Intensive Care of Patients With HIV Infection in the Era of Highly Active Antiretroviral Therapy


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Abstract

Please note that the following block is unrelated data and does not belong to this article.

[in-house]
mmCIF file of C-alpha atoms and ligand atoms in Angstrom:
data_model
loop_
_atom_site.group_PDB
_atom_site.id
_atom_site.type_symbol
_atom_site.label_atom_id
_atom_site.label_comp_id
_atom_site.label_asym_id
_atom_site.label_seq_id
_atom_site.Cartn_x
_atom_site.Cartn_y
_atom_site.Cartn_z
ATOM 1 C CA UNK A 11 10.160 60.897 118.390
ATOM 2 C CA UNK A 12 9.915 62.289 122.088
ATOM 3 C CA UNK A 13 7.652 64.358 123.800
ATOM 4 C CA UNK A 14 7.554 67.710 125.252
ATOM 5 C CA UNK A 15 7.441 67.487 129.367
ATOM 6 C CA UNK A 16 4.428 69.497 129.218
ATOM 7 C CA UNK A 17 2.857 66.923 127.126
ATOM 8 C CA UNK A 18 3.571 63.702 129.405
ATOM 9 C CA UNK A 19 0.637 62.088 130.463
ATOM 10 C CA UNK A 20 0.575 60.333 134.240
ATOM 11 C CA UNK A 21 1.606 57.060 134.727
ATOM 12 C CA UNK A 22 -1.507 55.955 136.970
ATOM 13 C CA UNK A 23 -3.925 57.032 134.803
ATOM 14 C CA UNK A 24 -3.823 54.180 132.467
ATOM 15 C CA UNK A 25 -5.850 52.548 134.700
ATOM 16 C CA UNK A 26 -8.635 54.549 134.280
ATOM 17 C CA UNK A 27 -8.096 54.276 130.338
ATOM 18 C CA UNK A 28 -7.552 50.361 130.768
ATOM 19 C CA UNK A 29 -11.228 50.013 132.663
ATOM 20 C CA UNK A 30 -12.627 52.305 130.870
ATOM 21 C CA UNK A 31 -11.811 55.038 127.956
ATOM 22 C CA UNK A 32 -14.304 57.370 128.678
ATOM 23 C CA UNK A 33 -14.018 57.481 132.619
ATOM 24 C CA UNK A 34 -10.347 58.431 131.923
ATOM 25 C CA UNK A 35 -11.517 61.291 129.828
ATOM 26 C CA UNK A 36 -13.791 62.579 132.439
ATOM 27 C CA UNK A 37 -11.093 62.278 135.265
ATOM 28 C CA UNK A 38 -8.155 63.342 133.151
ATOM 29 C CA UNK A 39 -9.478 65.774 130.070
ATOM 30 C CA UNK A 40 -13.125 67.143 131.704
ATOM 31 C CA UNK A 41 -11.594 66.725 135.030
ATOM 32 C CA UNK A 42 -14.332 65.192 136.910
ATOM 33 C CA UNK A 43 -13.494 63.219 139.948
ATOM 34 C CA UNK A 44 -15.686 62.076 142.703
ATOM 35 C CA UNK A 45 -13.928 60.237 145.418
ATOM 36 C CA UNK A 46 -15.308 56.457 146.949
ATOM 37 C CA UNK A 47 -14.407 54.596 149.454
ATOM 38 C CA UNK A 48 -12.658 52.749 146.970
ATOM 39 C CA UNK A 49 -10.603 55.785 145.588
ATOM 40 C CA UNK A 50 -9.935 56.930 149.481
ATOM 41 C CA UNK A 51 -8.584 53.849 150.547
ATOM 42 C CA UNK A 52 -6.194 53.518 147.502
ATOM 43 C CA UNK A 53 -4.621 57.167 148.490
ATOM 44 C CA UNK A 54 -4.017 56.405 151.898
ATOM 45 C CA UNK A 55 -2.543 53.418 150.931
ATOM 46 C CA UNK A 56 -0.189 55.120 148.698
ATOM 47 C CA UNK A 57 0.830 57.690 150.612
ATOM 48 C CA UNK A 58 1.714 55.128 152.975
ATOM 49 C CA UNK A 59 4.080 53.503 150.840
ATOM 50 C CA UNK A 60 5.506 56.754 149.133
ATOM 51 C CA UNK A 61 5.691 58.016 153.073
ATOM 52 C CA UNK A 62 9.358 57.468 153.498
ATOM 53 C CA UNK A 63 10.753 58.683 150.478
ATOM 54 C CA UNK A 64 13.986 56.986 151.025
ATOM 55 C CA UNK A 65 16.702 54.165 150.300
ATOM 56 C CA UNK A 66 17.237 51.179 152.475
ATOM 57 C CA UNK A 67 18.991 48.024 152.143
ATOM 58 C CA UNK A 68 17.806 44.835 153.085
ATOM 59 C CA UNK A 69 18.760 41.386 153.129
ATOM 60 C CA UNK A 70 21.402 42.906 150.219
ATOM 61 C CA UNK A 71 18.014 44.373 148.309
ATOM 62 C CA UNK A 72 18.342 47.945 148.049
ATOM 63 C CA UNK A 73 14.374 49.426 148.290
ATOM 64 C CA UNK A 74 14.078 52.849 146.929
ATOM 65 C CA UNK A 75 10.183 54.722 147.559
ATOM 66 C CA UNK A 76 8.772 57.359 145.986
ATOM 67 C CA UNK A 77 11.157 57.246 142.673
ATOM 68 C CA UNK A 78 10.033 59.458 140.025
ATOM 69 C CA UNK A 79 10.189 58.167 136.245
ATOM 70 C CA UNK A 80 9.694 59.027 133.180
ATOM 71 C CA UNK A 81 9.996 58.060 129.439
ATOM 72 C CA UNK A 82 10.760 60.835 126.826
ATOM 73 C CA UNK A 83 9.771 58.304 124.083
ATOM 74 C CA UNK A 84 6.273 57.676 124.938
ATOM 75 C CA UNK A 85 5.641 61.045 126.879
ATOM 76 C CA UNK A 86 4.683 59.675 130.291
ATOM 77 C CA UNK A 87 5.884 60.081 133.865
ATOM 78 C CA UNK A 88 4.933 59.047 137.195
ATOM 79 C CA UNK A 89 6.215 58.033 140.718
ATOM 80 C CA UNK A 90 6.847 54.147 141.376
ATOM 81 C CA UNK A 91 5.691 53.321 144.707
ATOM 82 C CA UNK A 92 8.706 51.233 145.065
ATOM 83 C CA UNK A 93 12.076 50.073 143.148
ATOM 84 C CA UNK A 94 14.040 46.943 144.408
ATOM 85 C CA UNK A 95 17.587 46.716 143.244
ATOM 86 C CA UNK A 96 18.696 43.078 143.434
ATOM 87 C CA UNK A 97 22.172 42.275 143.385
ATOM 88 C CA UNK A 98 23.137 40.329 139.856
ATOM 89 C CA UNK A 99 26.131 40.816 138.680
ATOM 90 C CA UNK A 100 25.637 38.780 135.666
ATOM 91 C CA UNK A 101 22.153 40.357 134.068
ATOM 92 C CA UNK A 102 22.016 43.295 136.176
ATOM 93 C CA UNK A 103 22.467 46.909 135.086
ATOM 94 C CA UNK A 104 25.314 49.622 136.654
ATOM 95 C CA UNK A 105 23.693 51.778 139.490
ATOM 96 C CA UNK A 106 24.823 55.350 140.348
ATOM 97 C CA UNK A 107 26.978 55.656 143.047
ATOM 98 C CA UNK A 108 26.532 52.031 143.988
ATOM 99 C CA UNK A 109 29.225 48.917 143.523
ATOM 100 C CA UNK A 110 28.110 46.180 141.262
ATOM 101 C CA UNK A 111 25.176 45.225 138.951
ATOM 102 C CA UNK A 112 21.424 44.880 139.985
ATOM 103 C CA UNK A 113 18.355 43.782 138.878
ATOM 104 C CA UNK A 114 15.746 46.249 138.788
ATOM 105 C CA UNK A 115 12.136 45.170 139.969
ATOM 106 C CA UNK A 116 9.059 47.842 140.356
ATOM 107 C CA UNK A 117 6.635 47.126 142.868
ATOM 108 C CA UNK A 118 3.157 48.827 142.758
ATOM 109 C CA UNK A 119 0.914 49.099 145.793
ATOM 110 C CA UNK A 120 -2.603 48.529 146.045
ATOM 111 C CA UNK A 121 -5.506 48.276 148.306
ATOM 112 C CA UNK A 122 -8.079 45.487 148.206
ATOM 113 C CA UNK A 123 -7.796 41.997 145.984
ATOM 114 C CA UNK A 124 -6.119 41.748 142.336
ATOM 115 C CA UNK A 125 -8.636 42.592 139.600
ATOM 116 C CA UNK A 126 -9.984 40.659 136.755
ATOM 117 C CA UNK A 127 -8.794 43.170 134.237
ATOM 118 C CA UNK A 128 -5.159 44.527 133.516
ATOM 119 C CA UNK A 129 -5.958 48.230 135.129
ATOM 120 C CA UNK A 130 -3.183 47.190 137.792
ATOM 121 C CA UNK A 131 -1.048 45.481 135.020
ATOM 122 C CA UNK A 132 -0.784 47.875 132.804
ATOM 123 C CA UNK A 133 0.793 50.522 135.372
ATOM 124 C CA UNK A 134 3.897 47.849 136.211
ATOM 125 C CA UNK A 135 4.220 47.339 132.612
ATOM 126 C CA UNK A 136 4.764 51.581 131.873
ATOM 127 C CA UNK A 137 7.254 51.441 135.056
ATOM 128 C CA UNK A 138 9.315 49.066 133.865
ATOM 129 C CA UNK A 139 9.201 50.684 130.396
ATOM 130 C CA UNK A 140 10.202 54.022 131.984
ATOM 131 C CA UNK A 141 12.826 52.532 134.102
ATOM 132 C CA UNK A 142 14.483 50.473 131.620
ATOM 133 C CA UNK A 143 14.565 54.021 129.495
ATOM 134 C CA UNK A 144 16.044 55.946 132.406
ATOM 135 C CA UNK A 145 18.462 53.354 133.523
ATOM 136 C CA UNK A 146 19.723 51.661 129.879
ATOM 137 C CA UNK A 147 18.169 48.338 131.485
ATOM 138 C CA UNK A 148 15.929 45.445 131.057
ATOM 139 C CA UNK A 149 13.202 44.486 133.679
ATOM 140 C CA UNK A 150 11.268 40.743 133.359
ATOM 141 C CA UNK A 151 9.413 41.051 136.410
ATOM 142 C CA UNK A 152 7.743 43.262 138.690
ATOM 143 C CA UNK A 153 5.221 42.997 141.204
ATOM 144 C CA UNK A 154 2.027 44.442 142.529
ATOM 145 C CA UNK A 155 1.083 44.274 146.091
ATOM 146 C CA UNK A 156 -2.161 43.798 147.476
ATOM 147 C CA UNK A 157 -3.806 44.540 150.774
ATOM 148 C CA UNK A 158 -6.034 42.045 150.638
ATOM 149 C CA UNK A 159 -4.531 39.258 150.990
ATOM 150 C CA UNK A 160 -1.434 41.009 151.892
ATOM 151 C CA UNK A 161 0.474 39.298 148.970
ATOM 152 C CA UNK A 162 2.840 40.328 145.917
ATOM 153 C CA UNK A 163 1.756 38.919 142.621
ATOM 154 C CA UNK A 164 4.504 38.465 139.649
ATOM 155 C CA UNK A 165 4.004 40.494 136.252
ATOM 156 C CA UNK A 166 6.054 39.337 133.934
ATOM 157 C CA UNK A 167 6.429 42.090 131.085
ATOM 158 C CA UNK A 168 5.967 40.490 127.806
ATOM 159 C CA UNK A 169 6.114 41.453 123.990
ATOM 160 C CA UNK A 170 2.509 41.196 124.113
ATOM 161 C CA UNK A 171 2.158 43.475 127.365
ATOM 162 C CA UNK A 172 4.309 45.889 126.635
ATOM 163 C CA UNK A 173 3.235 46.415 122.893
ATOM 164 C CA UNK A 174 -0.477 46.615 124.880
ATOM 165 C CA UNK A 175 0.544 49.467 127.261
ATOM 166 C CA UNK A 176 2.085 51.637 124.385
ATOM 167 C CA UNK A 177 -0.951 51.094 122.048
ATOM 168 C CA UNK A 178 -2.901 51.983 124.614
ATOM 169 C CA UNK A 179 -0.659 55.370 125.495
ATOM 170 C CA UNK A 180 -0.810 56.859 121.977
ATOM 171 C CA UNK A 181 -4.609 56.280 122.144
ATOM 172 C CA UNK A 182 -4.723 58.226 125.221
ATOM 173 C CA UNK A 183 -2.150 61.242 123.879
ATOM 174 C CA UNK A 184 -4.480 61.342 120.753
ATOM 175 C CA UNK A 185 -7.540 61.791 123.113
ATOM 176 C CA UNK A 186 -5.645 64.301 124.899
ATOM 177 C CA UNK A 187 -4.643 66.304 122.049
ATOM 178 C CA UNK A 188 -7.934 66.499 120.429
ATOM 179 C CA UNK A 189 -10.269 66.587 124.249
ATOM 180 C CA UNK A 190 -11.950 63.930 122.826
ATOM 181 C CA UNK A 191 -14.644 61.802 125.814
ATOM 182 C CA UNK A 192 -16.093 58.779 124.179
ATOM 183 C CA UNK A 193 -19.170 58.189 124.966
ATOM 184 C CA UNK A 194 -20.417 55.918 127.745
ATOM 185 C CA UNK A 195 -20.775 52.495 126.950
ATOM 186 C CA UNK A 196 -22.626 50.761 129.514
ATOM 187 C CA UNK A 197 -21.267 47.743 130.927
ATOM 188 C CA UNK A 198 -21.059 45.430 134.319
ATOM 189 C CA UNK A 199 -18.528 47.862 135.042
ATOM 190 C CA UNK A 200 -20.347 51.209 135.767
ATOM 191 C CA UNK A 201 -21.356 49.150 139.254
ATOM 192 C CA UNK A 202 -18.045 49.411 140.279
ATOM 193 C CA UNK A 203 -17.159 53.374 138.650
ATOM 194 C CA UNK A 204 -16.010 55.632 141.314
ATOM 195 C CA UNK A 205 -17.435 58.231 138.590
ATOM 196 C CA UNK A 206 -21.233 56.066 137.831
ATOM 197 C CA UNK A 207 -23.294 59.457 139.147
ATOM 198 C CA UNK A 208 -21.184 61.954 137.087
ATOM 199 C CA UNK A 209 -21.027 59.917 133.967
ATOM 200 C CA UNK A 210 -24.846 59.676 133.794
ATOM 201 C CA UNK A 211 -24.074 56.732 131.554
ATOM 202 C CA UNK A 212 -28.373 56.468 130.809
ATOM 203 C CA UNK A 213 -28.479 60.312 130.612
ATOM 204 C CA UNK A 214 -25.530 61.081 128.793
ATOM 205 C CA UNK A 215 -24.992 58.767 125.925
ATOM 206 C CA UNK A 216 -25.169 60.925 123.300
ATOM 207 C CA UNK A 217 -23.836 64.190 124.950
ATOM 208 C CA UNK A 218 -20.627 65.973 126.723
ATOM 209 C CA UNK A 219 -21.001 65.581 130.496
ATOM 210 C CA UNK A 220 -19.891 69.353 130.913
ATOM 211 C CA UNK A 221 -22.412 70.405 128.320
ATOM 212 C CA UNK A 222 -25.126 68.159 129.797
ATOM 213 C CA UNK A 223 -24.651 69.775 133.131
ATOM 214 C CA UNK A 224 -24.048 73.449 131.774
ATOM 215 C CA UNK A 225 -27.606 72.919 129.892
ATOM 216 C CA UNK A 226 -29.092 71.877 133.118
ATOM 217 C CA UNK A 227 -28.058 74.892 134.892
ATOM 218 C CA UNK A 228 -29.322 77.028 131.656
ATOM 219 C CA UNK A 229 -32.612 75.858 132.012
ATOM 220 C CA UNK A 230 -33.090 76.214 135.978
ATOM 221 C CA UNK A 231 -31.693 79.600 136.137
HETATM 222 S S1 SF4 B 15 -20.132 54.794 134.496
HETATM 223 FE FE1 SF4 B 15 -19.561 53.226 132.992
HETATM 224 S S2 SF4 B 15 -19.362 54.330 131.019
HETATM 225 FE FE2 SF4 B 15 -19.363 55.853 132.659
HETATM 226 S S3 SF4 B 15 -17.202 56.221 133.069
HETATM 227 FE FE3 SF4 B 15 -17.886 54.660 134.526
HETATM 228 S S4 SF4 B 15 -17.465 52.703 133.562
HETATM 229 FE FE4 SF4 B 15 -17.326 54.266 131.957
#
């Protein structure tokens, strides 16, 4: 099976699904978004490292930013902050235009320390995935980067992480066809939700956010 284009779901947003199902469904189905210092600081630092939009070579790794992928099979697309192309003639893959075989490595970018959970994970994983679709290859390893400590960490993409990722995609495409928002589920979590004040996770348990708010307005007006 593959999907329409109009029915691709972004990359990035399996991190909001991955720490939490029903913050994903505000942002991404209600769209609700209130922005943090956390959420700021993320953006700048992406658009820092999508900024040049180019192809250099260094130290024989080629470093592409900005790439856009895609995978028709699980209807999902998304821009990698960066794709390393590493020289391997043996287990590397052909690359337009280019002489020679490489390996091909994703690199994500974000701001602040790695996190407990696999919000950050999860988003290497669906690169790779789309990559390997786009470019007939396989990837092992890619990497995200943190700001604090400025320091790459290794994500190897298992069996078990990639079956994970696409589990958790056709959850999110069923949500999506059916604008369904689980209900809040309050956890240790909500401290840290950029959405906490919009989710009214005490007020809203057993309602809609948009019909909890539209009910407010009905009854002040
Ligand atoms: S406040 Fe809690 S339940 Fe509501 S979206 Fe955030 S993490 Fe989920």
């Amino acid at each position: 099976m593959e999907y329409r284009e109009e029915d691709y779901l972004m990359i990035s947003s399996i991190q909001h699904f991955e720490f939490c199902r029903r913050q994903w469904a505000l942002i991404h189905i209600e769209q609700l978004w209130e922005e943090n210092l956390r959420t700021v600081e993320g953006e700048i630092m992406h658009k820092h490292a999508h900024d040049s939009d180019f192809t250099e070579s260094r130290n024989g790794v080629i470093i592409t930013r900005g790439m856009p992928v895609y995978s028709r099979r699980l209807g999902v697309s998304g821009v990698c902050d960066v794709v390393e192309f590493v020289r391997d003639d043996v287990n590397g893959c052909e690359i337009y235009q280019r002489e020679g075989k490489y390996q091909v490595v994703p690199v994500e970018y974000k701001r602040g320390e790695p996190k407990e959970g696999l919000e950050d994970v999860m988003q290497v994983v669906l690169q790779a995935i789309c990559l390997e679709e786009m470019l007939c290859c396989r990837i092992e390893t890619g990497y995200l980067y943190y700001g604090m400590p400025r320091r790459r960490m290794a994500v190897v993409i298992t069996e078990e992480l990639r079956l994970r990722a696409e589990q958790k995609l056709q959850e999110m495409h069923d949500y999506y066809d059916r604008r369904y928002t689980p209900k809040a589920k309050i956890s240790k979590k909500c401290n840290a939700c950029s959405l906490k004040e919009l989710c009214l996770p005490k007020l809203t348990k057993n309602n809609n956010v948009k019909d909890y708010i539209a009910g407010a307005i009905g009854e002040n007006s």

The use of combination antiretroviral treatment of human immunodeficiency virus (HIV) has made AIDS a chronic controllable illness in many patients, and the incidence of opportunistic infections and the mortality have decreased considerably since early in the epidemic. The most common reason for ICU admission in patients with AIDS is respiratory failure, but they are less likely to be admitted for Pneumocystis pneumonia and other HIV-associated opportunistic infections. HIV-infected persons are more likely to receive ICU care for complications of end-stage liver disease and sepsis. Hepatitis C has emerged as a common cause of morbidity and mortality in patients with HIV infection. In addition, some develop life-threatening complications from antiretroviral drug toxicity, and the immune reconstitution inflammatory syndrome can lead to ICU admission.

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